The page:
Front Matter Why This Story was Written The Leaking Speedwell Searching for a Home After the Storm Wash Day Finding the Corn Attacked by the Savages Building Houses Miles Standish The Sick People The New Home Master White and the Wolf Inside of the House A Chimney Without Bricks Building the Fire Master Bradford's Chimney Scarcity of Food A Timely Gift The First Savage Visitor Squanto's Story Living in the Wilderness The Friendly Indians Grinding the Corn A Visit From Massasoit Massasoit's Promise Massasoit's Visit Returned The Big House Burned The Mayflower Leaves Port Setting the Table What and How we Eat Table Rules A Pilgrim Goes Abroad Making a Dugout Governor Carver's Death Bradford Chosen Governor Farming in Plymouth Cooking Indian Corn The Wedding Making Maple Syrup Decorating the House Trapping Wolves and Pigeons Elder Brewster The Visit to Massasoit Keeping the Sabbath Holy Making Clapboards Cooking Pumpkins A New Oven Making Spoons and Dishes The Fort and Meeting-House The Harvest Festival How to Play Stoolball On Christmas Day When the Fortune Arrived Possibility of Another Famine On Short Allowance A Threatening Message Pine Knots and Candles Tallow From Bushes Wicks for the Candle Dipping the Candles When James Runs Away Evil-Minded Indians Long Hours of Preaching John Alden's Tubs English Visitors Visiting the Neighbors Why More Fish are not Taken How Wampum is Made Ministering to Massasoit The Plot Thwarted The Captain's Indian Ballots of Corn Arrival of the Ann Little James Comes to Port The New Meeting-House The Church Service The Tithingmen Master Winslow Brings Cows A Real Oven Butter and Cheese Settlement at Wessagussett The Village at Merrymount The First School Too Much Smoke Schools Comforts How Children Were Punished New Villages Making Ready for a Journey Clothing for Salem Food for the Journey Before Sailing for Salem Beginning the Journey The Arrival at Salem Sight-Seeking in Salem Back to Plymouth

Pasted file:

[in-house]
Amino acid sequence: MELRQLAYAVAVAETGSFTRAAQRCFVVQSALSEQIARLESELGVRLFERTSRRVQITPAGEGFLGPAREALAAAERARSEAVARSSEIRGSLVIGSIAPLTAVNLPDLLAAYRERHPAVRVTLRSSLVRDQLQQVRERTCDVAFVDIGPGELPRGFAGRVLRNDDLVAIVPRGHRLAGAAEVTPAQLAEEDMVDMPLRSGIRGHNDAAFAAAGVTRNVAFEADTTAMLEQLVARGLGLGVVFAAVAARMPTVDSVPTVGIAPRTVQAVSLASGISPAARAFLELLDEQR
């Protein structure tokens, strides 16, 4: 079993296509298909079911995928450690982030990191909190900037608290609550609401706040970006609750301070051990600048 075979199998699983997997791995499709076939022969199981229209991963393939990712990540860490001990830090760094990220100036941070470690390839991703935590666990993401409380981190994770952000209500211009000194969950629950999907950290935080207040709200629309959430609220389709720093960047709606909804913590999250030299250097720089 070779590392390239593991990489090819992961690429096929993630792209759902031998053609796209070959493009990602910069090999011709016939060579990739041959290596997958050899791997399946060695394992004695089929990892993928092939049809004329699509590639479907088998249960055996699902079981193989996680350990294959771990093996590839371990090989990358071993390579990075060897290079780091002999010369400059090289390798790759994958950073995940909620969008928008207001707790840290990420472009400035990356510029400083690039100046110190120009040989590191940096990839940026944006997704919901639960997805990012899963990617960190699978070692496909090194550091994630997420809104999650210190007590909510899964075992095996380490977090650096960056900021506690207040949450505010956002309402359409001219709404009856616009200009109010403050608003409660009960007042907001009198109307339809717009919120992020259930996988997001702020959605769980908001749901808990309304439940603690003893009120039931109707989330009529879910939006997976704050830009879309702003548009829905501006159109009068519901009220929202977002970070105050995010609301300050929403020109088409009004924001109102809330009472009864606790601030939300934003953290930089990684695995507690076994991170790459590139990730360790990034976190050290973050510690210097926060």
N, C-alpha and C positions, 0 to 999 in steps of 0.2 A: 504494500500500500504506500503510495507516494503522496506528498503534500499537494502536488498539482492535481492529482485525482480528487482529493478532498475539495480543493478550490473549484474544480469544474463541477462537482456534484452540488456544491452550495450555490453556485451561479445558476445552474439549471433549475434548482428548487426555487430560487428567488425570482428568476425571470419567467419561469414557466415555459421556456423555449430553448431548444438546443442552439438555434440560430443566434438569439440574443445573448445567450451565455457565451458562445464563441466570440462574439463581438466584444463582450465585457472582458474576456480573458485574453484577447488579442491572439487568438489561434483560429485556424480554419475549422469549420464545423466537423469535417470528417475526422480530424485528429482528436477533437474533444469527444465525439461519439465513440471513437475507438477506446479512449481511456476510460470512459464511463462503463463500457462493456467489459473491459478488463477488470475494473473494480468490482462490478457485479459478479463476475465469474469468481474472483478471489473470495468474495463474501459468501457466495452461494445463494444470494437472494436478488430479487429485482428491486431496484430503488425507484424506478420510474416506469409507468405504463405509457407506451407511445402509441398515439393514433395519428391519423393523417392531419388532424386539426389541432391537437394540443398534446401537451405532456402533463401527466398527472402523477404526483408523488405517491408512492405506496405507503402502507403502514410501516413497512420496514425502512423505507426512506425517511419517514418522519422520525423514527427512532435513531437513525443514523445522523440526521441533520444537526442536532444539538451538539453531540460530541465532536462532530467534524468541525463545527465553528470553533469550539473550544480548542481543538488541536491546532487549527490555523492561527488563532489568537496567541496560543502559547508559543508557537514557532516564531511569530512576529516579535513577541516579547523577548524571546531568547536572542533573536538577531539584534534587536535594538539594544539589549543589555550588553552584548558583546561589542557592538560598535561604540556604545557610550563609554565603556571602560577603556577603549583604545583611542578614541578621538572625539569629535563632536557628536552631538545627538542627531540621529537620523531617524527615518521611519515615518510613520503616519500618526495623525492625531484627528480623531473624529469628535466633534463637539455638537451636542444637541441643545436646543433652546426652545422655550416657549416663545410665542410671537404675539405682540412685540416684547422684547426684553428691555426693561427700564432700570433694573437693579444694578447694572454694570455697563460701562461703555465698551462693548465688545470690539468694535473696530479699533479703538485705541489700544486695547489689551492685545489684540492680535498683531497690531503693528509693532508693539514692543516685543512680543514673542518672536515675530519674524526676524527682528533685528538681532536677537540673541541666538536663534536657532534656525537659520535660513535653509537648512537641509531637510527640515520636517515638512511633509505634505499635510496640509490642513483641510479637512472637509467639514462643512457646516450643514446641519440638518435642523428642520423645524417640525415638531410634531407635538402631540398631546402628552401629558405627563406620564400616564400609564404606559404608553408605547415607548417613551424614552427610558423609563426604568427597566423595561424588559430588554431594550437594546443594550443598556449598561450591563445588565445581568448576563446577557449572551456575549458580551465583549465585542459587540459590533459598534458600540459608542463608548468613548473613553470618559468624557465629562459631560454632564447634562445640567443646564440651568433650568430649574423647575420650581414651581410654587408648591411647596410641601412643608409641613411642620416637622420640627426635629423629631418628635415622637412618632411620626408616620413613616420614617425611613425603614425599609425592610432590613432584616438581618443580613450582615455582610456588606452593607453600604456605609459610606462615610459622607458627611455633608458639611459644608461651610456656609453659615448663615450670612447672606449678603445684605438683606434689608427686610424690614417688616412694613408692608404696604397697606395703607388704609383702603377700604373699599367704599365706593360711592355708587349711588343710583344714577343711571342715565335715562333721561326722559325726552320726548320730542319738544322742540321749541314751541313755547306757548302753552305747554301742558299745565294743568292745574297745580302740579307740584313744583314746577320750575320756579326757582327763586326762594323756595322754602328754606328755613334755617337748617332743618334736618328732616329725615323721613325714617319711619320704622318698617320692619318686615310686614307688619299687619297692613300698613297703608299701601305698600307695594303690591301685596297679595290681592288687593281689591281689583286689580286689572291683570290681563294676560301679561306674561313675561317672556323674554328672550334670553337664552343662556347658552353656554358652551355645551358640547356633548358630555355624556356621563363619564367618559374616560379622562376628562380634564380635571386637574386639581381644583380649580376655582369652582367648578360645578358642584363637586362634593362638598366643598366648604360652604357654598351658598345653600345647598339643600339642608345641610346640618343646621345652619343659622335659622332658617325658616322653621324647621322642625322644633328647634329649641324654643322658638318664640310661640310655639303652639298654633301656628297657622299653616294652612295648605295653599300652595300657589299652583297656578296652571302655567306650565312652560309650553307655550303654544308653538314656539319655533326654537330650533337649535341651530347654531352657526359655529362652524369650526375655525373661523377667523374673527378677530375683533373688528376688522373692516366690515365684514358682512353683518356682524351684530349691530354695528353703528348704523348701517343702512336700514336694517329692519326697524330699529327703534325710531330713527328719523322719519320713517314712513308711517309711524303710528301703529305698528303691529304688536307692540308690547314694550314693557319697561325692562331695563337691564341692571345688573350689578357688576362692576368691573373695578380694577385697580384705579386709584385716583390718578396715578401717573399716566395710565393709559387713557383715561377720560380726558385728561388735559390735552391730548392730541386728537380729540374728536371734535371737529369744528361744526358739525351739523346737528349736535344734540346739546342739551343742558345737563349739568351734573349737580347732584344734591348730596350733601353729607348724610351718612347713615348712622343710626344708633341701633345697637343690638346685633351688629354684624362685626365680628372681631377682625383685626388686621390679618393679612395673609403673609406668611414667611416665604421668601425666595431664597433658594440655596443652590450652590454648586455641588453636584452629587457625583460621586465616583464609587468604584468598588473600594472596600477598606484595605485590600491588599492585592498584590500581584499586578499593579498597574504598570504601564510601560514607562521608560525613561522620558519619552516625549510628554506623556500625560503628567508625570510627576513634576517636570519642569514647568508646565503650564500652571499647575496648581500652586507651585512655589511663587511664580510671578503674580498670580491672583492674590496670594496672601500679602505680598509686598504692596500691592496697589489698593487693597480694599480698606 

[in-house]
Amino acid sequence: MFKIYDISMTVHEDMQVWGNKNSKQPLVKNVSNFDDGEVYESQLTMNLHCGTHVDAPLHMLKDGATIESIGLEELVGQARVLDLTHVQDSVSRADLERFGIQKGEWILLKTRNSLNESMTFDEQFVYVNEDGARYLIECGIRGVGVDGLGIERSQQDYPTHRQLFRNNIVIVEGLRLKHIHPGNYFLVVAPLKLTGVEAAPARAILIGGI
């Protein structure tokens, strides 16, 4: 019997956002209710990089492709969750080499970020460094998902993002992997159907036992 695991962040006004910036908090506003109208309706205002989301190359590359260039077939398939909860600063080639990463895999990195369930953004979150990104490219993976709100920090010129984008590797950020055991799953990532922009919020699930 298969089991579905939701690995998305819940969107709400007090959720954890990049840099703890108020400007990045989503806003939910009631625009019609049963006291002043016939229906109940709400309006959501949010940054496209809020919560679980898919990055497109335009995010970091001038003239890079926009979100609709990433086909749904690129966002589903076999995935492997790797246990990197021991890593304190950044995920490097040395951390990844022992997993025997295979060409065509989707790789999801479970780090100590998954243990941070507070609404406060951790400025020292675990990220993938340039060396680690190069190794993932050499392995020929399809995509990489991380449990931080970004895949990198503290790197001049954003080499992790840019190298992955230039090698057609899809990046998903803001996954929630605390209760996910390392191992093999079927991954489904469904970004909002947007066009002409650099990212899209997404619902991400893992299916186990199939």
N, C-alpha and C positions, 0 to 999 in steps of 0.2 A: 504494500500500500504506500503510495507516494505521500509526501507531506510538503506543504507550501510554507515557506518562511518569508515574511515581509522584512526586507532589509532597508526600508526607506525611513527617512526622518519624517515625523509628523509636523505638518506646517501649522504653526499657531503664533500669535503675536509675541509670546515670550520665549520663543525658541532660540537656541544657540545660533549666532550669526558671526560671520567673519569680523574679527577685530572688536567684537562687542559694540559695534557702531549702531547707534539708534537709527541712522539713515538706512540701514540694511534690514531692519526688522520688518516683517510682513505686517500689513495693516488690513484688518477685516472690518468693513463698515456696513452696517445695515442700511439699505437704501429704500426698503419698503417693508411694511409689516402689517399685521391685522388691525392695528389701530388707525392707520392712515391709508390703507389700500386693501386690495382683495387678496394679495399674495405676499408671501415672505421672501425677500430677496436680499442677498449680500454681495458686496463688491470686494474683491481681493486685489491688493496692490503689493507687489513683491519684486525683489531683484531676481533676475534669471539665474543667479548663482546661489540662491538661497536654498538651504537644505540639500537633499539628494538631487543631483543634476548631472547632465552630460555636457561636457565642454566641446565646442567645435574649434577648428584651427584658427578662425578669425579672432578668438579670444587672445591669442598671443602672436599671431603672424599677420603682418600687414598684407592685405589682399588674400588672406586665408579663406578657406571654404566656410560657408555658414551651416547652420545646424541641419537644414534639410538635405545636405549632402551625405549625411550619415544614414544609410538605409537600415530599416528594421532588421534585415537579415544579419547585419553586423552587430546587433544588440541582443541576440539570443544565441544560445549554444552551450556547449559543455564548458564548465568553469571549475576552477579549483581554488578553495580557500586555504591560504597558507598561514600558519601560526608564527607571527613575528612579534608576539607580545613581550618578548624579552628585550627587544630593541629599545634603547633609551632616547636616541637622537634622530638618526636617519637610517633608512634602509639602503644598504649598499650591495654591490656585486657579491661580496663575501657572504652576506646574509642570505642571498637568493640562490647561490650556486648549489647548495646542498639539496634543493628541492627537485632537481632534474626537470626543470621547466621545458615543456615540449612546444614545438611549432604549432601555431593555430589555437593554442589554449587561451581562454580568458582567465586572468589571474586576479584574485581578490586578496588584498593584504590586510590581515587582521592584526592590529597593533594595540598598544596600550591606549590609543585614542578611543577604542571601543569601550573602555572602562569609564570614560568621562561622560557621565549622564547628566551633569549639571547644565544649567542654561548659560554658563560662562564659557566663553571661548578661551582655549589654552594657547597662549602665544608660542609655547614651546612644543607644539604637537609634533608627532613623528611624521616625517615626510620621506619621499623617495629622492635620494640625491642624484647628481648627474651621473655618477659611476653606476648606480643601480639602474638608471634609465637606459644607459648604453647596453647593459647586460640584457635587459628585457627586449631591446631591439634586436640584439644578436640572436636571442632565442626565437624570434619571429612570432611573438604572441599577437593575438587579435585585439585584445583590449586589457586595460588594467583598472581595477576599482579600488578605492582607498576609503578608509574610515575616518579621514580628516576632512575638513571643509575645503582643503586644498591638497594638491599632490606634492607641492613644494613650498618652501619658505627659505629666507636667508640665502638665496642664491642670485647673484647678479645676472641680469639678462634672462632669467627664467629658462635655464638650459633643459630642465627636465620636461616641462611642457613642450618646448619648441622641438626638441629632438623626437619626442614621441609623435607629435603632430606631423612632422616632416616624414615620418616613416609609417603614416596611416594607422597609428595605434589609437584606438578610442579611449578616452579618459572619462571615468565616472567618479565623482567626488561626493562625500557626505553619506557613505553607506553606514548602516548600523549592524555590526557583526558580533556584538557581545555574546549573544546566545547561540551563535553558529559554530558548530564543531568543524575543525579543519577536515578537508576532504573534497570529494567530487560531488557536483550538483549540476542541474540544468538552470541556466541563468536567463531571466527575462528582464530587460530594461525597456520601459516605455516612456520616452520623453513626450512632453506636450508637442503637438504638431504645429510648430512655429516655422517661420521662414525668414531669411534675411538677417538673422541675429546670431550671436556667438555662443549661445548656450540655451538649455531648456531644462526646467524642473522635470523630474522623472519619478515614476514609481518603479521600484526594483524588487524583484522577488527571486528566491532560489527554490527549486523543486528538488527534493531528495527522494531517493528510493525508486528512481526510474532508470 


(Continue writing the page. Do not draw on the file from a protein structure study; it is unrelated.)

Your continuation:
Mary of Plymouth - James Otis

Ways of Cooking Indian Corn

I must tell you of a way to cook this Indian corn which Squanto showed to Captain Standish, and now we have it in all the houses, when we are so fortunate as to have a supply of the wheat in our possession.

It is poured into the hot ashes of the fireplace, and allowed to remain there until every single wheat kernel has been roasted brown. Then it is sifted out of the ashes, beaten into a powder like meal, and mixed with snow in the winter, or water in the summer. Three spoonfuls a day is enough for a man who is on the march, or at work, so Captain Standish says, and we children are given only two thirds as much.

Mother says it is especially of value because little labor is needed to prepare it; but neither Sarah nor I take kindly to the powder.

The Indians also steep the corn in hot water twelve hours before pounding it into a kind of coarse meal, when they make it into a pudding much as you would in Scrooby; but mother likes not the taste after it has been thus cooked before being pounded, thinking much of the fine flavor has been taken from it.

Sometimes we make a sweet pudding by mixing it with molasses and boiling it in a bag. It will keep thus for many days, and I once heard Captain Standish say that there were as many sweet puddings made in Plymouth every day as there were, housewives.

[Illustration] from Mary of Plymouth by James Otis

Next fall we shall have bread made of barley and Indian corn meal, so father says, and I am hoping most fervently that he may not be mistaken, for both Sarah and I are heartily tired of nookick, and of sweet pudding, which is not very sweet because we have need to guard carefully our small store of molasses.

We girls often promise ourselves a great feast when a vessel comes out from England bringing butter, for we have had none that could be eaten since the first two weeks of the voyage in the Mayflower.

Squanto often tells us of a kind of vegetable, or fruit, I am not certain which, that grows in this country, and is called a pumpkin. It must be very fine, if one may judge by his praise of it, and we are looking forward to the time, when it shall be possible to know for ourselves.